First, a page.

A magic act goes temporarily awry when a bossypants walks all over his best mate.
Presto is a sweet-looking, big-headed, blue cat. Monty’s probably a dog, with brown fur and a big snout. They “didn’t have much, but it didn’t matter. They were best friends and they were happy.” They do look happy in their alley, complete with trash can, suitcase and two cardboard boxes; however, googly eyes hint at upcoming relational inequality. Monty grandstands, waving a bone and crossing his eyes at nobody in particular, while Presto gazes straight at him adoringly. When they perform a public magic show, it’s Presto’s technical magic expertise that makes showman Monty shine. Then Monty’s ego grows until he’s so self-centered and domineering that a dejected Presto must walk away, leaving Monty to fail in his biggest show ever. (Media-savvy kids may call shenanigans on a magic show being “on television”—couldn’t it be just digital fakery?) Watching TV, Presto sees Monty’s presentation collapsing and “c[a]n’t bear it.” He returns, and they make up. Shireen’s glossy multimedia artwork has a cheery, two-dimensional feeling. Visual jokes (Monty reads Easy Peasy Magic upside down), speech bubbles (“Hey, Presto! Get me chocolate ice cream, with extra sprinkles—now!”), and the techniques behind Presto’s tricks add to interest.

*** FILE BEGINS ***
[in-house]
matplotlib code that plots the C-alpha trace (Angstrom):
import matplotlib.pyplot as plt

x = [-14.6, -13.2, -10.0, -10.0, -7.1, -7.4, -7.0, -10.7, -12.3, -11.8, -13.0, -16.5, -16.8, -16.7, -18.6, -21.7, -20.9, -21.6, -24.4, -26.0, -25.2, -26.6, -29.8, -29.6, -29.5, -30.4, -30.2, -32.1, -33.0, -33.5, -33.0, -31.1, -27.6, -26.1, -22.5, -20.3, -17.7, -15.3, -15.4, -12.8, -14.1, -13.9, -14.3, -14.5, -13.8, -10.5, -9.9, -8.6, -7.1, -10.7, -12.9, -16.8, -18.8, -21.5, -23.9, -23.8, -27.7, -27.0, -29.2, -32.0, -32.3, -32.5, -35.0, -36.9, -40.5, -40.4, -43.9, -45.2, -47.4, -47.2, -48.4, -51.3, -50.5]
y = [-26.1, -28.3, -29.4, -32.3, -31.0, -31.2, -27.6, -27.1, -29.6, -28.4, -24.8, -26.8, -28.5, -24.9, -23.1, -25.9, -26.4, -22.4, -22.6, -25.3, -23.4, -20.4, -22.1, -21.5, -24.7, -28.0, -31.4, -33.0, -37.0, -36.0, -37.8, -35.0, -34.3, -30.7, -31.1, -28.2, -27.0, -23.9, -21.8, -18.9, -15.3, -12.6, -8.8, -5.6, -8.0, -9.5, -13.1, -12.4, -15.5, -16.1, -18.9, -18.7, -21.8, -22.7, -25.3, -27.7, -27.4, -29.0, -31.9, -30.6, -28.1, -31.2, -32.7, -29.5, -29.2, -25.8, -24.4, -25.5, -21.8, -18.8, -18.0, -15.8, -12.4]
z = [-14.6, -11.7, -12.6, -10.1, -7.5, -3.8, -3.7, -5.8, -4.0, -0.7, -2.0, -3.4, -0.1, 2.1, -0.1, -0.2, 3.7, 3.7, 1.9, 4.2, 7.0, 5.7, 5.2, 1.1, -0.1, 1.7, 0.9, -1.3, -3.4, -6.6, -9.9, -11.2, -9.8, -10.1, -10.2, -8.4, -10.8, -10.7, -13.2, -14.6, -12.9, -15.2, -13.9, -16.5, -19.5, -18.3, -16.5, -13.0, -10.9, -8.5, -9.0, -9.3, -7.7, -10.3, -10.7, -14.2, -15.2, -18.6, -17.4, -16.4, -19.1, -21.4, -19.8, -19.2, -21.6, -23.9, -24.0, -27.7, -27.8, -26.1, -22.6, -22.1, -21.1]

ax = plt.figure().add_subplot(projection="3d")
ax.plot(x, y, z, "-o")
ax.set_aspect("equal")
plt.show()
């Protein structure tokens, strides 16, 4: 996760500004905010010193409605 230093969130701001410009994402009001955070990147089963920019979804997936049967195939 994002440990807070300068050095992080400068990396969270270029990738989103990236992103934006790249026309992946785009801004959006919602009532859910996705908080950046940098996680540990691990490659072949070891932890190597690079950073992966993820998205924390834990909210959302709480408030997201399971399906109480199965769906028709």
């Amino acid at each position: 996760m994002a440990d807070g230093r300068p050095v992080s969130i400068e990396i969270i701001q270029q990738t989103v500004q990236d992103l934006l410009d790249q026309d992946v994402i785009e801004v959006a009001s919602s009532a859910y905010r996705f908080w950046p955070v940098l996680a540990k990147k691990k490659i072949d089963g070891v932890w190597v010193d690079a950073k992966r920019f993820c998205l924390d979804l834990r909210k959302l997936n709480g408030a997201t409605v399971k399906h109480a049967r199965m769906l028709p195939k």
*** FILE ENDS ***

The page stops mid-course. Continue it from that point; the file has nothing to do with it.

Distinct from run-of-the-mill argument arcs requiring apology before reconciliation, this alternate model provokes thought. (Picture book. 4-7)